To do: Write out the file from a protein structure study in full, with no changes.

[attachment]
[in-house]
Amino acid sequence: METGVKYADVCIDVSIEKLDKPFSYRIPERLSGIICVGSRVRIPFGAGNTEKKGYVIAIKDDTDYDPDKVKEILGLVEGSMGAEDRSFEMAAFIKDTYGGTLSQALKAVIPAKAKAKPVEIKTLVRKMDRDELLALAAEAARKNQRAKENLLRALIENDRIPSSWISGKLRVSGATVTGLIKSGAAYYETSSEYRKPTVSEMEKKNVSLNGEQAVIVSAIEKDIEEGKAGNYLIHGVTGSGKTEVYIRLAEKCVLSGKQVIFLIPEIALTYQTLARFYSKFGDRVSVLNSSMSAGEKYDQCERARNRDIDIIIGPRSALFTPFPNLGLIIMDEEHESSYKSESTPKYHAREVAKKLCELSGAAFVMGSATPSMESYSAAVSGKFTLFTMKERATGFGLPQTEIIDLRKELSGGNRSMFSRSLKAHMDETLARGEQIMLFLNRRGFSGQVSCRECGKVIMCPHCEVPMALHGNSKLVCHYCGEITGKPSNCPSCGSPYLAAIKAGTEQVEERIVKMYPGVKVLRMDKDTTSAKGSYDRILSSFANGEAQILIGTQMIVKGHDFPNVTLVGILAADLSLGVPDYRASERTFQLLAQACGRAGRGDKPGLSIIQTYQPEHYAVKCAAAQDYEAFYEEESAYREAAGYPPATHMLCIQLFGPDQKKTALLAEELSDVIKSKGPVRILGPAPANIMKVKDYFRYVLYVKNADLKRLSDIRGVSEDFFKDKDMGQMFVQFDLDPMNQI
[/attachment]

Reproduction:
[in-house]
Amino acid sequence: METGVKYADVCIDVSIEKLDKPFSYRIPERLSGIICVGSRVRIPFGAGNTEKKGYVIAIKDDTDYDPDKVKEILGLVEGSMGAEDRSFEMAAFIKDTYGGTLSQALKAVIPAKAKAKPVEIKTLVRKMDRDELLALAAEAARKNQRAKENLLRALIENDRIPSSWISGKLRVSGATVTGLIKSGAAYYETSSEYRKPTVSEMEKKNVSLNGEQAVIVSAIEKDIEEGKAGNYLIHGVTGSGKTEVYIRLAEKCVLSGKQVIFLIPEIALTYQTLARFYSKFGDRVSVLNSSMSAGEKYDQCERARNRDIDIIIGPRSALFTPFPNLGLIIMDEEHESSYKSESTPKYHAREVAKKLCELSGAAFVMGSATPSMESYSAAVSGKFTLFTMKERATGFGLPQTEIIDLRKELSGGNRSMFSRSLKAHMDETLARGEQIMLFLNRRGFSGQVSCRECGKVIMCPHCEVPMALHGNSKLVCHYCGEITGKPSNCPSCGSPYLAAIKAGTEQVEERIVKMYPGVKVLRMDKDTTSAKGSYDRILSSFANGEAQILIGTQMIVKGHDFPNVTLVGILAADLSLGVPDYRASERTFQLLAQACGRAGRGDKPGLSIIQTYQPEHYAVKCAAAQDYEAFYEEESAYREAAGYPPATHMLCIQLFGPDQKKTALLAEELSDVIKSKGPVRILGPAPANIMKVKDYFRYVLYVKNADLKRLSDIRGVSEDFFKDKDMGQMFVQFDLDPMNQI